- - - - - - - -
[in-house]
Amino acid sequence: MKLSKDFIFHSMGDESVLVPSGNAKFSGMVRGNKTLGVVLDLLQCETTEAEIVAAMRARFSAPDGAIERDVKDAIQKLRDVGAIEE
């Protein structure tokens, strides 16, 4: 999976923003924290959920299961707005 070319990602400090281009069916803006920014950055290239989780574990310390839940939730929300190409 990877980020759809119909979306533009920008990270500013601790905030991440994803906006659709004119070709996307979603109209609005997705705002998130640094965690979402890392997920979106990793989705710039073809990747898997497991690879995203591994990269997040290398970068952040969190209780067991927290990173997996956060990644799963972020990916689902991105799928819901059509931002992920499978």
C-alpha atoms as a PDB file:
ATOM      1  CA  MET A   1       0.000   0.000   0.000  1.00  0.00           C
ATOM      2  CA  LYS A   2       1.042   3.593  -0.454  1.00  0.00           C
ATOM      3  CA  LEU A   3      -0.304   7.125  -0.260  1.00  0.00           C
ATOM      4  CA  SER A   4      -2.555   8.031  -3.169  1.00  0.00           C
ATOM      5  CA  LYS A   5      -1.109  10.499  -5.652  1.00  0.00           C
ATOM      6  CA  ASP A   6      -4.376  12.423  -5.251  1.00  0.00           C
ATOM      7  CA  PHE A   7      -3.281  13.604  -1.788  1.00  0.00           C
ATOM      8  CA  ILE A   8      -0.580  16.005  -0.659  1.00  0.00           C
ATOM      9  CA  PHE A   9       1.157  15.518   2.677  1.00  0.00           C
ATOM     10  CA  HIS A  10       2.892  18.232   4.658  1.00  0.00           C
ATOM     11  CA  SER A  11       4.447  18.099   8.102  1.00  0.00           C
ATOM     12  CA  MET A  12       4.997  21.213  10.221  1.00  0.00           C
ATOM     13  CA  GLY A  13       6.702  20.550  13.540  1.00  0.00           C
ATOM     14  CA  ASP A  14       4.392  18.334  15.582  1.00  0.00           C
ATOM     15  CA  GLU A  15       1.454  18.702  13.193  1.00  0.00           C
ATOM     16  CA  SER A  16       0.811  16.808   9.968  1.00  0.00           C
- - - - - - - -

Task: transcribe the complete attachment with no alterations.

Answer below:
[in-house]
Amino acid sequence: MKLSKDFIFHSMGDESVLVPSGNAKFSGMVRGNKTLGVVLDLLQCETTEAEIVAAMRARFSAPDGAIERDVKDAIQKLRDVGAIEE
């Protein structure tokens, strides 16, 4: 999976923003924290959920299961707005 070319990602400090281009069916803006920014950055290239989780574990310390839940939730929300190409 990877980020759809119909979306533009920008990270500013601790905030991440994803906006659709004119070709996307979603109209609005997705705002998130640094965690979402890392997920979106990793989705710039073809990747898997497991690879995203591994990269997040290398970068952040969190209780067991927290990173997996956060990644799963972020990916689902991105799928819901059509931002992920499978």
C-alpha atoms as a PDB file:
ATOM      1  CA  MET A   1       0.000   0.000   0.000  1.00  0.00           C
ATOM      2  CA  LYS A   2       1.042   3.593  -0.454  1.00  0.00           C
ATOM      3  CA  LEU A   3      -0.304   7.125  -0.260  1.00  0.00           C
ATOM      4  CA  SER A   4      -2.555   8.031  -3.169  1.00  0.00           C
ATOM      5  CA  LYS A   5      -1.109  10.499  -5.652  1.00  0.00           C
ATOM      6  CA  ASP A   6      -4.376  12.423  -5.251  1.00  0.00           C
ATOM      7  CA  PHE A   7      -3.281  13.604  -1.788  1.00  0.00           C
ATOM      8  CA  ILE A   8      -0.580  16.005  -0.659  1.00  0.00           C
ATOM      9  CA  PHE A   9       1.157  15.518   2.677  1.00  0.00           C
ATOM     10  CA  HIS A  10       2.892  18.232   4.658  1.00  0.00           C
ATOM     11  CA  SER A  11       4.447  18.099   8.102  1.00  0.00           C
ATOM     12  CA  MET A  12       4.997  21.213  10.221  1.00  0.00           C
ATOM     13  CA  GLY A  13       6.702  20.550  13.540  1.00  0.00           C
ATOM     14  CA  ASP A  14       4.392  18.334  15.582  1.00  0.00           C
ATOM     15  CA  GLU A  15       1.454  18.702  13.193  1.00  0.00           C
ATOM     16  CA  SER A  16       0.811  16.808   9.968  1.00  0.00           C